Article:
27 NOVEMBER 1915, Page 1

The news of the Ba g hdad campai g n is somewhat ambi g uous. We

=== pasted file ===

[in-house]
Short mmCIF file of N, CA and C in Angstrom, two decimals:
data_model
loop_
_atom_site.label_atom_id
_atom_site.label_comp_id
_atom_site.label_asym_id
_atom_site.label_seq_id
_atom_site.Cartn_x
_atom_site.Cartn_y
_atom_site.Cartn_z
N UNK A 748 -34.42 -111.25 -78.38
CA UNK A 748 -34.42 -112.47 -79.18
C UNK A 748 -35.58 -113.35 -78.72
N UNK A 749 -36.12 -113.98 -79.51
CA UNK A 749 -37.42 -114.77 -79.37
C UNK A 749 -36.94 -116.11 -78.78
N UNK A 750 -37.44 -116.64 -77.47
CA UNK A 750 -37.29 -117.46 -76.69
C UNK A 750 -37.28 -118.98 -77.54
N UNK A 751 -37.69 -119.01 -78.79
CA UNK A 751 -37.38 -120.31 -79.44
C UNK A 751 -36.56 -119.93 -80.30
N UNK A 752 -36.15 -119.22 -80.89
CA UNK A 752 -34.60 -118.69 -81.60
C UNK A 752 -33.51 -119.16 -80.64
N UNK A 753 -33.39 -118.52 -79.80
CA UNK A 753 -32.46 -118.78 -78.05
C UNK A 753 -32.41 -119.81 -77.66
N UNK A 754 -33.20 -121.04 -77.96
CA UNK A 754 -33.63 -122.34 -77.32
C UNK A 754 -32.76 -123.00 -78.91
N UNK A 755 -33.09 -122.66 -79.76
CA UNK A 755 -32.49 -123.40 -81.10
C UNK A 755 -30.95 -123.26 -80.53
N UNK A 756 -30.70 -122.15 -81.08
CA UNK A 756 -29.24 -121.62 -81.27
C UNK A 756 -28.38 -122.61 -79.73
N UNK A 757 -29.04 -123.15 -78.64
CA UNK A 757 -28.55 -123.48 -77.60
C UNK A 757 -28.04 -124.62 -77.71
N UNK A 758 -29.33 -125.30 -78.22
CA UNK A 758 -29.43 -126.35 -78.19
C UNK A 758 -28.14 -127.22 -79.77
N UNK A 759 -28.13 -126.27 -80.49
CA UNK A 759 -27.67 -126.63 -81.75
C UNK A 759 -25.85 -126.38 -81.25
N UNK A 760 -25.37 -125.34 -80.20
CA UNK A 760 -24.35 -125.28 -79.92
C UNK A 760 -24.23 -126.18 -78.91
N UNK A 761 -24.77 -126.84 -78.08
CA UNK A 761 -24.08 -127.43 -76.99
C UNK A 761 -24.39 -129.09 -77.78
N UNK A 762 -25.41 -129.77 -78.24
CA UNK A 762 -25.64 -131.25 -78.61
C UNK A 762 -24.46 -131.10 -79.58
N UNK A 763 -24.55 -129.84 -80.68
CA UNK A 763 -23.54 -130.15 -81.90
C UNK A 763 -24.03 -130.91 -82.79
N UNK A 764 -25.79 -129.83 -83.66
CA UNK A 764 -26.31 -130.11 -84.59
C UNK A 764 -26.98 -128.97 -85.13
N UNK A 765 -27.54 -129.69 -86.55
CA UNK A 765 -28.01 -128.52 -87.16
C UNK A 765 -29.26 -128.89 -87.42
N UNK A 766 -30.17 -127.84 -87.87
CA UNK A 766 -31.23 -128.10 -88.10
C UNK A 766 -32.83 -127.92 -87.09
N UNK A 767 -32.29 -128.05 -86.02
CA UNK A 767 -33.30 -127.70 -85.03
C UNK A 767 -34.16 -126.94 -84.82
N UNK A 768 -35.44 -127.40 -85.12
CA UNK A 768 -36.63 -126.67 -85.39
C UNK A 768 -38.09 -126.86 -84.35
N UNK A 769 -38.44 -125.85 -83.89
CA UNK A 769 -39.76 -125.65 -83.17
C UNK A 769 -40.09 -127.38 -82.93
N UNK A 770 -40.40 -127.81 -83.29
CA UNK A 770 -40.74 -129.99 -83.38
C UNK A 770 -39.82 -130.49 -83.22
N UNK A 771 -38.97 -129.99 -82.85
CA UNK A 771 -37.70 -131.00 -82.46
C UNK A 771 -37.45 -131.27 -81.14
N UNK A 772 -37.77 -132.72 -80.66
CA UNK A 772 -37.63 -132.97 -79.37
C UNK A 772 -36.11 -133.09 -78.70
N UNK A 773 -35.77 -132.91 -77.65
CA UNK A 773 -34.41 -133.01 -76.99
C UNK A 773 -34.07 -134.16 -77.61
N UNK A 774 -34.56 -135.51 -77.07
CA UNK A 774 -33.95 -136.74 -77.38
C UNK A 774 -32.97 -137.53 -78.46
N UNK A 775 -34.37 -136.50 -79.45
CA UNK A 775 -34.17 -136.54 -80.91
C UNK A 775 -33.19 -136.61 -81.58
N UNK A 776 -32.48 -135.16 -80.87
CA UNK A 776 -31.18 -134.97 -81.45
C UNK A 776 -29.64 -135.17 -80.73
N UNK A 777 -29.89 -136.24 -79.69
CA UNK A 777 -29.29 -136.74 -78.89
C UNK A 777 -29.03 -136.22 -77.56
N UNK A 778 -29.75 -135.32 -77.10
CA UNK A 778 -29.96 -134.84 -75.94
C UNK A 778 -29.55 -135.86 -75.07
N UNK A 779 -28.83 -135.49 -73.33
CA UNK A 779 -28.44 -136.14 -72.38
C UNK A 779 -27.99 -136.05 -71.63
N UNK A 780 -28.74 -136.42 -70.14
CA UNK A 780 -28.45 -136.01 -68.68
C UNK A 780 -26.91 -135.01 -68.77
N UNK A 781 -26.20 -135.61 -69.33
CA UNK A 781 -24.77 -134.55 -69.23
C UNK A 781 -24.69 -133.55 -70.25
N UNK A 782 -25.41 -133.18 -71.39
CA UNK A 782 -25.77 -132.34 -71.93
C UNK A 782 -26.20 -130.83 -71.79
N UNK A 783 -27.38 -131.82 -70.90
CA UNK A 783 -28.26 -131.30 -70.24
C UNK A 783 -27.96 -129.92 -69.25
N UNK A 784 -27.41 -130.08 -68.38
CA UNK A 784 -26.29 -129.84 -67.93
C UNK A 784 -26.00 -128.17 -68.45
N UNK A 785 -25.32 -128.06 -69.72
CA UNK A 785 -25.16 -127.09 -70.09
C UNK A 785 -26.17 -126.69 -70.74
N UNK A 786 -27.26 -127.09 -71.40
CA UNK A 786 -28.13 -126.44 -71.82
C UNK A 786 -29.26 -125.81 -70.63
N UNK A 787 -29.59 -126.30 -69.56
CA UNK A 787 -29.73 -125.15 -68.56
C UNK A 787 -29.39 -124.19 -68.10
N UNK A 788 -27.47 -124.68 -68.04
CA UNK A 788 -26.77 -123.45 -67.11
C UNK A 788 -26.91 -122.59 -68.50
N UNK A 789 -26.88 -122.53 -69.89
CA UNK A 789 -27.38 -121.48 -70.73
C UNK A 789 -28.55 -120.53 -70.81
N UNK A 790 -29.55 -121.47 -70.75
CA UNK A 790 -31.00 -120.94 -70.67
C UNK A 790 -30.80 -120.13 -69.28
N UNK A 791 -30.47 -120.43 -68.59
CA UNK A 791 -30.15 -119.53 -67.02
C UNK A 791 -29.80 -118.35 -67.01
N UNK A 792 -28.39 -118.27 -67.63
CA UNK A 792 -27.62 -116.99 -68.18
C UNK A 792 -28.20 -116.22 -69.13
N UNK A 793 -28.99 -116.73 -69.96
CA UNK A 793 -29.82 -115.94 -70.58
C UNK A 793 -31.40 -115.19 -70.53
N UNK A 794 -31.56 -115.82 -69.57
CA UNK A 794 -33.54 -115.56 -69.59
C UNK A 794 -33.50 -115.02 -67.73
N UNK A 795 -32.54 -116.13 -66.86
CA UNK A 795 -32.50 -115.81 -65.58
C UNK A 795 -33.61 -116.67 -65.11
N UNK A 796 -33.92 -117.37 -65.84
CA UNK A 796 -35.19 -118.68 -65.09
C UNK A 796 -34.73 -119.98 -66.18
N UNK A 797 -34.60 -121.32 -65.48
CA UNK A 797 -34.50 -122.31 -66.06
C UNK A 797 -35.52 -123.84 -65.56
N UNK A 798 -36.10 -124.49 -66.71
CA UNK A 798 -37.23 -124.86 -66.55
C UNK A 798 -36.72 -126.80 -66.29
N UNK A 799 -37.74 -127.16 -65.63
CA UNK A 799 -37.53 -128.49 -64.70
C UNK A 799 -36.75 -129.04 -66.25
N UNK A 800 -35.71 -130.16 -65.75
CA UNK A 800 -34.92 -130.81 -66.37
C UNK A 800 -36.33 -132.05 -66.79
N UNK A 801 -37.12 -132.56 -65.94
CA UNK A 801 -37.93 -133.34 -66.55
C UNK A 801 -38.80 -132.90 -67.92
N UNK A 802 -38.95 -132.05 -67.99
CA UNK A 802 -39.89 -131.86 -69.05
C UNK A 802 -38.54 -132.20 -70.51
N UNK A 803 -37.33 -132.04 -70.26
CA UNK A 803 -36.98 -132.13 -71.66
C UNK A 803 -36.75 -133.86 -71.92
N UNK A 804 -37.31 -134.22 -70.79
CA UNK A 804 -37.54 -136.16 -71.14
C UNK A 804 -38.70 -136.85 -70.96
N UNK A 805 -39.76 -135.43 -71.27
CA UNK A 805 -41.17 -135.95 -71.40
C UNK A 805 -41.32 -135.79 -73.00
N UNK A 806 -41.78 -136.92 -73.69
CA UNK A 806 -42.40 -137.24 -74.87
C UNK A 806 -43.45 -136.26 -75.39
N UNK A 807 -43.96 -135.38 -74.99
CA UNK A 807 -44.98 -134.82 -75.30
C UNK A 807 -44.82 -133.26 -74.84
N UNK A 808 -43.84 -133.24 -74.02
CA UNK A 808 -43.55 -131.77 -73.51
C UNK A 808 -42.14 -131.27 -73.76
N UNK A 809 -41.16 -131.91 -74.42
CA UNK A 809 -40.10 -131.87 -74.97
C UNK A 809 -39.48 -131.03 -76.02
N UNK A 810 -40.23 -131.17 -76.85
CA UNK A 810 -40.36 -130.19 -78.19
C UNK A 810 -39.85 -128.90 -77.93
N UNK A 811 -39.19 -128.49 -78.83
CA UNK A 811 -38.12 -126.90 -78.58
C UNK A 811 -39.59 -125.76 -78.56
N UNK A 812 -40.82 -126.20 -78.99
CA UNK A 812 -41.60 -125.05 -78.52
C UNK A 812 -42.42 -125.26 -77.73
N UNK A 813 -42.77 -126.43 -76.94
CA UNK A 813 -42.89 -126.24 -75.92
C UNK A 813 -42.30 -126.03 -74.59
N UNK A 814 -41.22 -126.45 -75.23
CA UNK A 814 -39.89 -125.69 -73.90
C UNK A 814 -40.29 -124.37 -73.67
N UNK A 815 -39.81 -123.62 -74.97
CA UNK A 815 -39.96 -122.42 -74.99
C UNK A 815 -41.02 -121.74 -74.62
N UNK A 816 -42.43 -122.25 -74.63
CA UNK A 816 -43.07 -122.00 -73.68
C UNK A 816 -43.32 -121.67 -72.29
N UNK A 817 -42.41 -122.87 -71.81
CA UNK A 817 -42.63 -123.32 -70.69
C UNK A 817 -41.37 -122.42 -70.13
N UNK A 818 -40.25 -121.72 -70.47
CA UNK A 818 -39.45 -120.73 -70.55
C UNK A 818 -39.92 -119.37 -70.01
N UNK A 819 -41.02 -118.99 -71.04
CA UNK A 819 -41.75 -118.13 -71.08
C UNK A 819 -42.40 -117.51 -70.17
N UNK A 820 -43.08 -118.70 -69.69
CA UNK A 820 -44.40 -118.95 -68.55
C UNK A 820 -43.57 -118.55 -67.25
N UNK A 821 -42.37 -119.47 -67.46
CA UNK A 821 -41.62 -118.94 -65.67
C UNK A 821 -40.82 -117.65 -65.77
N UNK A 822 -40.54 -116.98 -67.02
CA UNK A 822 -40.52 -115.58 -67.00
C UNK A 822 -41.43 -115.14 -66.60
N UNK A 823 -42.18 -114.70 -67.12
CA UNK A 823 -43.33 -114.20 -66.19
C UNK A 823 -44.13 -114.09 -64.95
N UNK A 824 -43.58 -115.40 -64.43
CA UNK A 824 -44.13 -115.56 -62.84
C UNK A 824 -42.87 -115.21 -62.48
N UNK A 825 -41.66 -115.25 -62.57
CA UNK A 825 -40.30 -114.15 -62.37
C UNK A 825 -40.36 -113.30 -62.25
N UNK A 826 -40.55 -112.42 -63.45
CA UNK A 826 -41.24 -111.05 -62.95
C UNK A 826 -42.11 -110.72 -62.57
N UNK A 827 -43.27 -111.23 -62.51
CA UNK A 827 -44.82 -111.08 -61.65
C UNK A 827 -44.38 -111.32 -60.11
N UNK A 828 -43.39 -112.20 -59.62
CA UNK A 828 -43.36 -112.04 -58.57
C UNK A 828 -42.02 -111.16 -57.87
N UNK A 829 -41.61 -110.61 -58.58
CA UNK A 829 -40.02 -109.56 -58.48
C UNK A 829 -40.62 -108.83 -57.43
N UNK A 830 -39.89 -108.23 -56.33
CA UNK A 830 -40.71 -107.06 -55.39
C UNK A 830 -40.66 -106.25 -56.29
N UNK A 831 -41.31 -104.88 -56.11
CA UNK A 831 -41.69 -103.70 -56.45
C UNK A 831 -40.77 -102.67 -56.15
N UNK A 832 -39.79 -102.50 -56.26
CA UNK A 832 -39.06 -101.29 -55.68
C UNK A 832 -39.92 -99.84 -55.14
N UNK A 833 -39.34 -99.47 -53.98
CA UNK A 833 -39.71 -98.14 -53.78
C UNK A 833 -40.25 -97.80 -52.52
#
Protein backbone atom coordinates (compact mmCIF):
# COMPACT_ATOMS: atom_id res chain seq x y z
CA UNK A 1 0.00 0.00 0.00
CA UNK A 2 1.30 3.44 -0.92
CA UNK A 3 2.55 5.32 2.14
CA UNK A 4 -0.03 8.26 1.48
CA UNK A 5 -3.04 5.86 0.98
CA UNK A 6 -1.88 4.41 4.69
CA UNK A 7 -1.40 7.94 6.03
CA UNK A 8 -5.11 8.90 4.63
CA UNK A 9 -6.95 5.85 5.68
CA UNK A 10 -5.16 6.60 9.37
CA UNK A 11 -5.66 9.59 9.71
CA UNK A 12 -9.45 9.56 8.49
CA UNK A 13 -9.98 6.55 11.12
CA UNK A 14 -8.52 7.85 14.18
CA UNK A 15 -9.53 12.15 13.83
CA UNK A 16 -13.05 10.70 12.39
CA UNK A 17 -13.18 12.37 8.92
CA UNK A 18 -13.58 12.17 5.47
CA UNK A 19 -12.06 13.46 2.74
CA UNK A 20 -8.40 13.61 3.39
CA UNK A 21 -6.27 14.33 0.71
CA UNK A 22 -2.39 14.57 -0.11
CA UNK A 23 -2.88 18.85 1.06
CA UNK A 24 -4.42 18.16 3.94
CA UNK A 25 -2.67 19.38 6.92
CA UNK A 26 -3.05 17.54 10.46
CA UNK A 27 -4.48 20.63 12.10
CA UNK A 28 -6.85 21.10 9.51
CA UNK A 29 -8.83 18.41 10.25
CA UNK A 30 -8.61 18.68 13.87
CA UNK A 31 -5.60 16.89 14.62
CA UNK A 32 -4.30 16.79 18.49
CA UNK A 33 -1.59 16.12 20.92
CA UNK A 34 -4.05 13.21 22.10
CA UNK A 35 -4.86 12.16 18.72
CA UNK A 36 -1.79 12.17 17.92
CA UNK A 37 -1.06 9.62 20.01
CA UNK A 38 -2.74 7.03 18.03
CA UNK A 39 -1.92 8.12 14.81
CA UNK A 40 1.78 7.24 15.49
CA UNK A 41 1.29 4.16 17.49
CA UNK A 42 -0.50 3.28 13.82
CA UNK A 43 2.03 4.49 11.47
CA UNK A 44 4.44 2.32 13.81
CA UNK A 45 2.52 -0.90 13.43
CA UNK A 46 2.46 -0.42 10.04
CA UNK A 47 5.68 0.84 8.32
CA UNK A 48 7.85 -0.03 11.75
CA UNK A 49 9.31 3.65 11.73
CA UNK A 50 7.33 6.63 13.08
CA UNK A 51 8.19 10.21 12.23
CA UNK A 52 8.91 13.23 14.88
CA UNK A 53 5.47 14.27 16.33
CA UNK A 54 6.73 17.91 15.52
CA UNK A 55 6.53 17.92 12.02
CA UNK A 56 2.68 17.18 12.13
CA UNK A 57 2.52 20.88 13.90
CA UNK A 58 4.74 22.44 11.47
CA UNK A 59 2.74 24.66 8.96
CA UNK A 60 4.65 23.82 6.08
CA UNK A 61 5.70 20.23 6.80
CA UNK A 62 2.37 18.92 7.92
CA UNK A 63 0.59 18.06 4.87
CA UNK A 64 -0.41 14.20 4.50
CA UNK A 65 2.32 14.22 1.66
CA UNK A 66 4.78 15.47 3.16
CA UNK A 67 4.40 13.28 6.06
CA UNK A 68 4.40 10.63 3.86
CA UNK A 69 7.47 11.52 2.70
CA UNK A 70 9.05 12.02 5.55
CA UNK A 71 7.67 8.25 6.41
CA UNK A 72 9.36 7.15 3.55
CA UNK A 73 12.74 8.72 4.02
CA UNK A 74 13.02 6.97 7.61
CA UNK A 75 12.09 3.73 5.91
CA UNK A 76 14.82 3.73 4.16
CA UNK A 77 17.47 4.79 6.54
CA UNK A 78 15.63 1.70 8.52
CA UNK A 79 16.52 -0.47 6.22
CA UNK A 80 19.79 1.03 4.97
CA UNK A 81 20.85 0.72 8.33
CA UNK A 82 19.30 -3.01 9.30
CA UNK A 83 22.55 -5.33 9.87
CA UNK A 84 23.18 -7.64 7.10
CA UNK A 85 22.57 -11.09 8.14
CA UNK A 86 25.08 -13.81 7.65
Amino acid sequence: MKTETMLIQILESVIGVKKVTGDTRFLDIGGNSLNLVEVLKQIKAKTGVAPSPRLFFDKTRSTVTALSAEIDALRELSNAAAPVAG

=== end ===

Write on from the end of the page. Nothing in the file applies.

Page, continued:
are told that on the 22nd General Towusheud's division attacked the Turkish position at Ctesiphon, eighteen miles from Baghdad. After severe lighting the position was captured, together with about eight hundred prisoners and large quantities of arms and equipment. Our force appears to have suffered about two thousand casualties, and it is not likely that if eight hundred prisoners were taken the total Turkish losses were less. They are more likely to have been double. On the night of the 23rd-24th there were heavy counter- attacks by the Turks, which were successfully repulsed; but on the 24th want of water oompelled the retirement of our forces to the river, three or four miles below the captured position. That is, of course, a disappointment, and shows how difficult is campaigning in a desert country. It is to be hoped, however, that General Nixon will soon be in a position to put his band on Baghdad. When he does so we must not exaggerate the importance of the event. It will help our prestige in the East and depress the Turks, but it will not, of course, do very much to end the war. It will not in the least weaken the resisting power of the Germans, Austrians, and Bulgarians.